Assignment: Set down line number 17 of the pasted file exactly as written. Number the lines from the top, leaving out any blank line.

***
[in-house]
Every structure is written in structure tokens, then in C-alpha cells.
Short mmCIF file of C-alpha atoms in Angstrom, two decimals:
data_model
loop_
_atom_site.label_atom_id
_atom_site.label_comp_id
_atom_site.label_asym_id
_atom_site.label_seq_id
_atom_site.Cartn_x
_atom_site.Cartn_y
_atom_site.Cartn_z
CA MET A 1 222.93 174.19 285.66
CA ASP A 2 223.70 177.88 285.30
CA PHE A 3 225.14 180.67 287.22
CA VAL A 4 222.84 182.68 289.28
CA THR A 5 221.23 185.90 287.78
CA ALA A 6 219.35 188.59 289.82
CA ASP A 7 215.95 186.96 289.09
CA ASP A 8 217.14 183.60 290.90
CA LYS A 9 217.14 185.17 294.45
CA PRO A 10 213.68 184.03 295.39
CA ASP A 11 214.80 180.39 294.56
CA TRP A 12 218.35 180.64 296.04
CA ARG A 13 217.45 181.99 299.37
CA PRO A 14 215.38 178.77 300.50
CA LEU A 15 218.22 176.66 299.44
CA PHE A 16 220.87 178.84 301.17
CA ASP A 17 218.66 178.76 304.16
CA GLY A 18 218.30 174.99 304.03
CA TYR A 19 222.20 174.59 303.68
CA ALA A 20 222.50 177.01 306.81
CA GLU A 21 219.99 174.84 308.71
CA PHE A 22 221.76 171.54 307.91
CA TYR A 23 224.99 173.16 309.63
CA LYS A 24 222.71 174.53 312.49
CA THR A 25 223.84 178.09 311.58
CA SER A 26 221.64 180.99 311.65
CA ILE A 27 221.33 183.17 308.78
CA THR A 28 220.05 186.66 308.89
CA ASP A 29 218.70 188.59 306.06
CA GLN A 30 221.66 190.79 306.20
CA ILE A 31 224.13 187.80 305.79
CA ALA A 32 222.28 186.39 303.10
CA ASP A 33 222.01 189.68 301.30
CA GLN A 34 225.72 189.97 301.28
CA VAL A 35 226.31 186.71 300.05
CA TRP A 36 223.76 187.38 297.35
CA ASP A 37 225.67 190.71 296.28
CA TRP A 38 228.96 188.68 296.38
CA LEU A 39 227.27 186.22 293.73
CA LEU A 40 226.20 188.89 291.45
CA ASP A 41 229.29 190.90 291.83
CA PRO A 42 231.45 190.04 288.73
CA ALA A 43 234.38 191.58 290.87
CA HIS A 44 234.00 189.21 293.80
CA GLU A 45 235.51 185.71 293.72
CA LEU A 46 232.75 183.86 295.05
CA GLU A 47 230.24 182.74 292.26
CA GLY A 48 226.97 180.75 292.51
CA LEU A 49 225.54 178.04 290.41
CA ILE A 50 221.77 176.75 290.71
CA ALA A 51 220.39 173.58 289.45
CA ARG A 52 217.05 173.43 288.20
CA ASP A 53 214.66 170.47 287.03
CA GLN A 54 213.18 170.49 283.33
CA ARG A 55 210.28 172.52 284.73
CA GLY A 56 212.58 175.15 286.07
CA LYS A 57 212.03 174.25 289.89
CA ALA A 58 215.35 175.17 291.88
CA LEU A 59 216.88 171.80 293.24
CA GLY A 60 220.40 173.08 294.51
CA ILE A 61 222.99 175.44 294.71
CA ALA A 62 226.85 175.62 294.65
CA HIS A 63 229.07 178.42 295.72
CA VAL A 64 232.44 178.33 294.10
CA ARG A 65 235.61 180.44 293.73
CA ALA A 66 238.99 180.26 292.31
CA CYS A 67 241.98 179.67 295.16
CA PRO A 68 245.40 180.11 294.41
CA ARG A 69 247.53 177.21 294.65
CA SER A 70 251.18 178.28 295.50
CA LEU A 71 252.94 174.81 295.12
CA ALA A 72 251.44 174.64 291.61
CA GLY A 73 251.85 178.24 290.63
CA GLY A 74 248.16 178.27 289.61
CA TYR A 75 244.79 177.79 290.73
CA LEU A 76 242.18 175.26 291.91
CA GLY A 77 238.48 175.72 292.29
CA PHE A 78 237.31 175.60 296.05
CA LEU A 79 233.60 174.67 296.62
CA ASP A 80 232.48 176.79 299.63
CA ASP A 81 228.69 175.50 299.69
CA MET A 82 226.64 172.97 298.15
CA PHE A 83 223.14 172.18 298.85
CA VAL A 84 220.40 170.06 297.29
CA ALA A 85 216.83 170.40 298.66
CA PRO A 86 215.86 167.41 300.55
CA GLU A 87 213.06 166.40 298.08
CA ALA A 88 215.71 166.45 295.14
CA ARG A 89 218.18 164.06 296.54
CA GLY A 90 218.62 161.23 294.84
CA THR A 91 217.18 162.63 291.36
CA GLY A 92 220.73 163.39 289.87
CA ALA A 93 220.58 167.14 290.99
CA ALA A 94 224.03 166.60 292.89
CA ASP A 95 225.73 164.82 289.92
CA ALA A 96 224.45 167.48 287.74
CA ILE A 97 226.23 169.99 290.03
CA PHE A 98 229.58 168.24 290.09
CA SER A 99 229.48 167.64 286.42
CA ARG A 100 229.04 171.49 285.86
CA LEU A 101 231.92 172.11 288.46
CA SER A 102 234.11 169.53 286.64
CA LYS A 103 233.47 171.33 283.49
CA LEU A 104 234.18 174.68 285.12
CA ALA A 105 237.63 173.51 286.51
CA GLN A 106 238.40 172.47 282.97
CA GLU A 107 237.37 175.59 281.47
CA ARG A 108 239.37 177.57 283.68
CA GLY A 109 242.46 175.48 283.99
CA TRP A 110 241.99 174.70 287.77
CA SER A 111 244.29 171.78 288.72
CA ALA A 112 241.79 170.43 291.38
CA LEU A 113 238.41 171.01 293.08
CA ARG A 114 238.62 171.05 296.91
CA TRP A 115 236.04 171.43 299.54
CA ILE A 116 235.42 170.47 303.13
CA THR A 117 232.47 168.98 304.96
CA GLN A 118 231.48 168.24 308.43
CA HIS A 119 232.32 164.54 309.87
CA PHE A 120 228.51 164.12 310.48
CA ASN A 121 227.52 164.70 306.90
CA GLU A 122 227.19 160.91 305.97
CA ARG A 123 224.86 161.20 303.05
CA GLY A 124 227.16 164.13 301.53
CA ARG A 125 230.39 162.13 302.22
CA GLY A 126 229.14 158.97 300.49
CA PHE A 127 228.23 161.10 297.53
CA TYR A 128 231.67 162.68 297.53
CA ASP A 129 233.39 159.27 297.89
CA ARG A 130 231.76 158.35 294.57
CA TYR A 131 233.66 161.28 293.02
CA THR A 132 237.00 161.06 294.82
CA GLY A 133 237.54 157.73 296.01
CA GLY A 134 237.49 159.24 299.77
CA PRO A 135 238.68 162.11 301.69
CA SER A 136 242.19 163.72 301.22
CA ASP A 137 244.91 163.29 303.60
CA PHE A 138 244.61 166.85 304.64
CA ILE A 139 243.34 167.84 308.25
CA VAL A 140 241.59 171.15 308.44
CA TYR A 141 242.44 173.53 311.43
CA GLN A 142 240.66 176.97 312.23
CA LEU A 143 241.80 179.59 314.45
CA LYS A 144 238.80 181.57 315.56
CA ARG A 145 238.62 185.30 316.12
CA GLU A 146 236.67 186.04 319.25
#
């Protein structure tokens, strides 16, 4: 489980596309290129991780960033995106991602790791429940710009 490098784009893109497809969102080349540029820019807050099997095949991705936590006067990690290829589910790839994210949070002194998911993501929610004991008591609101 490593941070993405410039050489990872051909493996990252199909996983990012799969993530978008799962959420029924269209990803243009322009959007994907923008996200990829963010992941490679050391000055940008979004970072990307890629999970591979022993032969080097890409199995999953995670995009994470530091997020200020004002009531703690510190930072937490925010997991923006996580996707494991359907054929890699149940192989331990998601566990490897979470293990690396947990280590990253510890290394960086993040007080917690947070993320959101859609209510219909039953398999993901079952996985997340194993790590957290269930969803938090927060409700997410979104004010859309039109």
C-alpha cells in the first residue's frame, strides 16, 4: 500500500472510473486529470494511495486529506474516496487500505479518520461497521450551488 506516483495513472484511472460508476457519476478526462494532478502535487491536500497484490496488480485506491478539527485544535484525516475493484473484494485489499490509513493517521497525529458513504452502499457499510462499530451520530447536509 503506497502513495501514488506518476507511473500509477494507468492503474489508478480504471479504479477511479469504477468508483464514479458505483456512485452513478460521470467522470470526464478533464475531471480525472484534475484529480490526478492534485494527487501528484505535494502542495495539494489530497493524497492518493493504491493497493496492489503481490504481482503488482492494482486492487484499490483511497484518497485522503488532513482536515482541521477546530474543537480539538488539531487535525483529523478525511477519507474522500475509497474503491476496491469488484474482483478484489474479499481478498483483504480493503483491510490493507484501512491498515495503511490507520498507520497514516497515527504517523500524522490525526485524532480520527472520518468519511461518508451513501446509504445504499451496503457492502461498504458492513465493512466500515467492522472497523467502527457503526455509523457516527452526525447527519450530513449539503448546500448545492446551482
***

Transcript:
CA THR A 5 221.23 185.90 287.78